RobotsPosted: May 7, 2018
What do you think of when you hear the word robot? Does the image of the robot (it doesn’t have a name) from Lost in Space come to mind? How about C3PO, R2D2 and BB8 from the Star Wars films? Maybe you think of big yellow machines welding pieces together on an assembly line. Well, that is too narrow a view today. Just as everything else in the world is going virtual, so are robots. Robots, called bots for short, are increasingly software programs or applications designed to sift through data or interact with humans in ways not possible until recently.
The interface to these robots may be through a keyboard or voice commands (Amazon Echo or Google Home Mini anyone?), but the one thing they have in common is being able to do something asked of it that might have required a human in the past. Robots can be ‘dumb’ and only do a repetitive thing over and over; or robots can be smart and learn and improve through artificial intelligence and machine learning technologies. Either way, in a world where CPAs are increasingly asked to make sense of volumes of data that would take a person years to read, using robotic tools is the only way to provide the business insight being asked of the profession.
Does the world of robots mean our jobs are in jeopardy? That depends on how you view your job. If your job is completing a tax form; then yes, your job is in jeopardy. In fact, you probably already lost your job. Think of the millions of tax forms electronically filed by software. The software doesn’t just present forms to fill out, instead the taxpayer is asked questions and the software knows where to put the answers across the myriad of forms needed to file taxes. Our jobs now are coming up with those questions when the tax law changes or analyzing the answers for ways to provide additional value added services to the taxpayer.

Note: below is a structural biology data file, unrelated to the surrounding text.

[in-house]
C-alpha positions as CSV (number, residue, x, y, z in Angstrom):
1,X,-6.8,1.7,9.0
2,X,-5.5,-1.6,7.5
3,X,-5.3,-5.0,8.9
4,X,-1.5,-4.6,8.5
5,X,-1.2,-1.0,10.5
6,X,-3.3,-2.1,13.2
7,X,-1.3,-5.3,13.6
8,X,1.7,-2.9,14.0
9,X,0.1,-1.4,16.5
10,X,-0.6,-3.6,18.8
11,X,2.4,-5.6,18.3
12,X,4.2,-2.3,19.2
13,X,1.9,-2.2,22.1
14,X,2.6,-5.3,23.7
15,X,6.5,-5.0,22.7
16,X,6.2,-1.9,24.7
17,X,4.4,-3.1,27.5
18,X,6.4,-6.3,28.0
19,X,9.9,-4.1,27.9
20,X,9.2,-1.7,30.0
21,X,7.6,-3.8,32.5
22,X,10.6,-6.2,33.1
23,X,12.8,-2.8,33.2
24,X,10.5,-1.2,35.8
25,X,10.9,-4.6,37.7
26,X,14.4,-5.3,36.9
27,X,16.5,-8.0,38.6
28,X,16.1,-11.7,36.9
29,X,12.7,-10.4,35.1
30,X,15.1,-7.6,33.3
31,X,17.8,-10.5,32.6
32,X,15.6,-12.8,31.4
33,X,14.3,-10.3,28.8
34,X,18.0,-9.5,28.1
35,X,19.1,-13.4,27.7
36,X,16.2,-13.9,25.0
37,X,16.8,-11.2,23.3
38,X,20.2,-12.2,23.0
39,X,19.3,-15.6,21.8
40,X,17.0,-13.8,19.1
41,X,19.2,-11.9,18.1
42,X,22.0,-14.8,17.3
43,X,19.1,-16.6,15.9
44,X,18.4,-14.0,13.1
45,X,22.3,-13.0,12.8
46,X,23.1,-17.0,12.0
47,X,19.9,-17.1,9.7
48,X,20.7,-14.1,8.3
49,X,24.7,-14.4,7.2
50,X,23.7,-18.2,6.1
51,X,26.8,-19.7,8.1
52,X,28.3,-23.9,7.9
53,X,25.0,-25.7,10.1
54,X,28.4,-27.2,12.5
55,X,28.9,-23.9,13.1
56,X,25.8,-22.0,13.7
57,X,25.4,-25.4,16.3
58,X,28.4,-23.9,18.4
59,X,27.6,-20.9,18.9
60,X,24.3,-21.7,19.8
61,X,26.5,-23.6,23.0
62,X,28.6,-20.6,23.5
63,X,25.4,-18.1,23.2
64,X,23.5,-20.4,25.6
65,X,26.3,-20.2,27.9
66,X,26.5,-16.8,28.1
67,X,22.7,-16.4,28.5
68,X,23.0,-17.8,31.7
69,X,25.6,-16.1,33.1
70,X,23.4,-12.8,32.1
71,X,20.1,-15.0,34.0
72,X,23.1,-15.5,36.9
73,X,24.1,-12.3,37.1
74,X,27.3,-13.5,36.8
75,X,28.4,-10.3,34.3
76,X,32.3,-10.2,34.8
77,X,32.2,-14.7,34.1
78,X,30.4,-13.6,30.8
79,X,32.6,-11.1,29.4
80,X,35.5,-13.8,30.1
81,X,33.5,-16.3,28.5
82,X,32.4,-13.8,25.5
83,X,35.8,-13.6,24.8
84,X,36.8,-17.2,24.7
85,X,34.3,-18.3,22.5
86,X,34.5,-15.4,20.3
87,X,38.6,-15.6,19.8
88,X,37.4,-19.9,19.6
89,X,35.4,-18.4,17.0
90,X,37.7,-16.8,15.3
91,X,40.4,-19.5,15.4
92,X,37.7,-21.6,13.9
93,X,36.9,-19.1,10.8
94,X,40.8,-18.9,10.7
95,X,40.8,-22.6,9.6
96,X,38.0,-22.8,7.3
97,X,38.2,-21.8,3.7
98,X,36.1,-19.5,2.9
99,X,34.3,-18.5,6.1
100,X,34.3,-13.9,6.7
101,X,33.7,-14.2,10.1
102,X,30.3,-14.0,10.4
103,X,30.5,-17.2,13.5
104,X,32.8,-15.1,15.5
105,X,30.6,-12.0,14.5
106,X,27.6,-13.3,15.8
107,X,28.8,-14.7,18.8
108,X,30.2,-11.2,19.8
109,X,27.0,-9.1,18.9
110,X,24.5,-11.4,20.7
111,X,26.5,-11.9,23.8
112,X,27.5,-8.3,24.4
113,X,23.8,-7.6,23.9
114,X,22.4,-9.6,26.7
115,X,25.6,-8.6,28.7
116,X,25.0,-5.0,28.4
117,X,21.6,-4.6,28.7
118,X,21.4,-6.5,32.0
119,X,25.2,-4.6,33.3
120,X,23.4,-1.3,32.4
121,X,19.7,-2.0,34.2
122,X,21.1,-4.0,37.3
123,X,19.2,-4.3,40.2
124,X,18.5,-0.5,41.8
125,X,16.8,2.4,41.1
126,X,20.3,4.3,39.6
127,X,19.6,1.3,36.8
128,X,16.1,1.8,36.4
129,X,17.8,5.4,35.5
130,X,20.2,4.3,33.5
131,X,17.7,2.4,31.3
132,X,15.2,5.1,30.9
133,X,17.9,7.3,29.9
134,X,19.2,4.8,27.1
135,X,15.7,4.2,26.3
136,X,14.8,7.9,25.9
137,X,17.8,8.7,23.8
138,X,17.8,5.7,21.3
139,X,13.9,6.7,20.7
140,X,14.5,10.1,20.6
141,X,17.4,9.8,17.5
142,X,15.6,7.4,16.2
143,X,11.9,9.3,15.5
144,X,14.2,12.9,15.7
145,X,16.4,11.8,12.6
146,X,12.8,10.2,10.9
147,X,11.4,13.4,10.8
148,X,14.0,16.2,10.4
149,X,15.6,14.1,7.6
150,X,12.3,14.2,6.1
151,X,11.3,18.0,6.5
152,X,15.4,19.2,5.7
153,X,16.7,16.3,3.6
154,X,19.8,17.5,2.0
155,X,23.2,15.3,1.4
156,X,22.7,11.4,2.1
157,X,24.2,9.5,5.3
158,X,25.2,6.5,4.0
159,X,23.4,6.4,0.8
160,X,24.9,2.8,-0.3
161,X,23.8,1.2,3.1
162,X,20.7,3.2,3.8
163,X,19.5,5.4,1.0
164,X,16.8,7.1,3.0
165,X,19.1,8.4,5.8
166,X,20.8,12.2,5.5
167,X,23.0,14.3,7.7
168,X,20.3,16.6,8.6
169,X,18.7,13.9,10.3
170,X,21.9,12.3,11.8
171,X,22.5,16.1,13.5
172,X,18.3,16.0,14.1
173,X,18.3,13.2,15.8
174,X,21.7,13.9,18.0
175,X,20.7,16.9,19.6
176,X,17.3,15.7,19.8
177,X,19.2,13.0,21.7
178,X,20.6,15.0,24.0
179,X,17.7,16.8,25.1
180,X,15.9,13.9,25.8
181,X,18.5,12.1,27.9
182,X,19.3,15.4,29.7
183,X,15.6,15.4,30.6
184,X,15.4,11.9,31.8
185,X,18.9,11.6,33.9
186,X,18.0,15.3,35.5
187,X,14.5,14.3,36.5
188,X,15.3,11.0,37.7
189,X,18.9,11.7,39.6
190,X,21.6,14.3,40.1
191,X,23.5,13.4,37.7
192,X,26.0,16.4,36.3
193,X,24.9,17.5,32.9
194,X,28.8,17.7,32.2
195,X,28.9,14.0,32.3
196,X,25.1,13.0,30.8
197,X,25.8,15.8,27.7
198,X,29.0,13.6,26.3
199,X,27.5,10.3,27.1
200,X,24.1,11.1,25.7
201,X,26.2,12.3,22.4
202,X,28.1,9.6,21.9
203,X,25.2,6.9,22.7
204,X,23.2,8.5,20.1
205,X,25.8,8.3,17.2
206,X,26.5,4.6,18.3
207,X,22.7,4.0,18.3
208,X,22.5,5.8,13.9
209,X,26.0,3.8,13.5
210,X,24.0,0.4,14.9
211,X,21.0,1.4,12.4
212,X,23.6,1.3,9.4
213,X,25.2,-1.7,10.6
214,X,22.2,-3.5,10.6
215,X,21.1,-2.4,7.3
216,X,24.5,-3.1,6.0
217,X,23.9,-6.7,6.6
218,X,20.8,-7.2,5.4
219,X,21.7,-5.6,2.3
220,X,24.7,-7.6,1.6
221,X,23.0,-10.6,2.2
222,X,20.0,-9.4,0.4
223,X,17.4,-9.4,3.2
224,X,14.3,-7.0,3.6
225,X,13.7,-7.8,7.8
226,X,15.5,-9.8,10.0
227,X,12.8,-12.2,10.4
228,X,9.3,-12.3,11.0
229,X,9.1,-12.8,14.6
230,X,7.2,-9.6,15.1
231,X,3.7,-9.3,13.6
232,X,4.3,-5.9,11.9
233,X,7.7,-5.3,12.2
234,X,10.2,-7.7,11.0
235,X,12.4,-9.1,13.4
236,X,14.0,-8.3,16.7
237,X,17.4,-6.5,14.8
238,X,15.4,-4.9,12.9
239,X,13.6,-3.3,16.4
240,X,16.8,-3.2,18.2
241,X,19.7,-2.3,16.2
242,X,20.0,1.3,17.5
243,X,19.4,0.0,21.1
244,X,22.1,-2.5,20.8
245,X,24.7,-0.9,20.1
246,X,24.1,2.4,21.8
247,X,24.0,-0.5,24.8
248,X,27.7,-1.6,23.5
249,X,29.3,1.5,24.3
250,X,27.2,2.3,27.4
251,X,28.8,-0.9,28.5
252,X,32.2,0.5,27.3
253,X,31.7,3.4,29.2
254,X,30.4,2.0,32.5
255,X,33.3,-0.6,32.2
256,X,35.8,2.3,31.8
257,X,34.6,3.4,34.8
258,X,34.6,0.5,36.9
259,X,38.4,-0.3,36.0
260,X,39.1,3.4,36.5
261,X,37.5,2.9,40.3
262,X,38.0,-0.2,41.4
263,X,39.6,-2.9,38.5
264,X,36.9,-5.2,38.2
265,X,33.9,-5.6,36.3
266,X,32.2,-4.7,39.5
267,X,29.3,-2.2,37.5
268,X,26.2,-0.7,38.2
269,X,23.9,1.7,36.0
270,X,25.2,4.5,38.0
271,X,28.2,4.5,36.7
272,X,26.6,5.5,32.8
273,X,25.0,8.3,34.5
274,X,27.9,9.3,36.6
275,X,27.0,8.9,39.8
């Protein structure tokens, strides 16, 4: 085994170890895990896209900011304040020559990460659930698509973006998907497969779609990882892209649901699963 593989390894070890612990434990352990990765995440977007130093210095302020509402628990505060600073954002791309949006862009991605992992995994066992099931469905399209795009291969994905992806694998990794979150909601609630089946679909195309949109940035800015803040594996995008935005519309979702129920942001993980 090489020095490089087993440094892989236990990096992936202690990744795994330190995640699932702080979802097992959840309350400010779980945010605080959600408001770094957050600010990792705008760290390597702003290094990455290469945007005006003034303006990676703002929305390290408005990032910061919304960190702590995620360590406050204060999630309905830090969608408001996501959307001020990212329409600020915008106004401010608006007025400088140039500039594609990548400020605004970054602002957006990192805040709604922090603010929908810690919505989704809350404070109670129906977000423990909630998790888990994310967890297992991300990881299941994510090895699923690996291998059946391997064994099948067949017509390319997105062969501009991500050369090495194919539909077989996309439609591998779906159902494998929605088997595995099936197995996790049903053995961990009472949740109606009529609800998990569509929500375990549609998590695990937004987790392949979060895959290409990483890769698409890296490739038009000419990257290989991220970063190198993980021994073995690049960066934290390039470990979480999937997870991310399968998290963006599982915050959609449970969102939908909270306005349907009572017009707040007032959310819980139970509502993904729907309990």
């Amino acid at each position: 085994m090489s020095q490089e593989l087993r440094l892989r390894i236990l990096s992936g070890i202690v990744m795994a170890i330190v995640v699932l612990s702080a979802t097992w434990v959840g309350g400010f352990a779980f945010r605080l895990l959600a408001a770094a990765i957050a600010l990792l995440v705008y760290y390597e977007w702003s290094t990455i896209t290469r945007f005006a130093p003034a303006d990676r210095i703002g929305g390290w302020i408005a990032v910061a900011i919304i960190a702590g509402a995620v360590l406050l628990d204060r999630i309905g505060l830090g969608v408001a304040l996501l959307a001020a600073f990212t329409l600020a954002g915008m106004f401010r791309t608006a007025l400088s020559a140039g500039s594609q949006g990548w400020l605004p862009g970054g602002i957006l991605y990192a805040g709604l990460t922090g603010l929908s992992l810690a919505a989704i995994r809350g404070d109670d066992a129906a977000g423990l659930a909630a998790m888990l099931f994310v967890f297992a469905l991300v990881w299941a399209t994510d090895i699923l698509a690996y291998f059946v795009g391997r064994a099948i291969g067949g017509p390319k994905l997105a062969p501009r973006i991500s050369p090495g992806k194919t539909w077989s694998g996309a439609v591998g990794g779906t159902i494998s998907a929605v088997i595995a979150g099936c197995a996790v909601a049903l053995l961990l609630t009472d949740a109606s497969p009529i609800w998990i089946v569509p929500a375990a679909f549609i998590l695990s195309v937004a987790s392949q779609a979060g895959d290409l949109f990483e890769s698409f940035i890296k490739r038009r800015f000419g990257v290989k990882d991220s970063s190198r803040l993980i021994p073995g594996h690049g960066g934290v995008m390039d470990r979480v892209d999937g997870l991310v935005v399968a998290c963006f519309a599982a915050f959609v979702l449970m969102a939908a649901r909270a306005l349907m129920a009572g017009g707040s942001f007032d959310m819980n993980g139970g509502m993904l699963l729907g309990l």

The reality is that our jobs are changing to interact with robots rather than simply be replaced by robots. Some of us may actually develop the robots. Others may provide expertise to help the developers make sure the robots are coming up with the right answers. Many, however, will find the use of virtual robots to become as ubiquitous as the use of spreadsheets and pivot tables. While I don’t think robots are going to replace CPAs in the foreseeable future, robots will change the profession just like 10-keys and computers have done in the past. I’m excited about the prospects of providing better and deeper insights to business leaders. I’m eager to apply robots to data to see what frauds can be uncovered. I’m enthusiastic about the future of CPAs because I know we are willing to change, evolve, and think anew about what our ‘job’ truly is.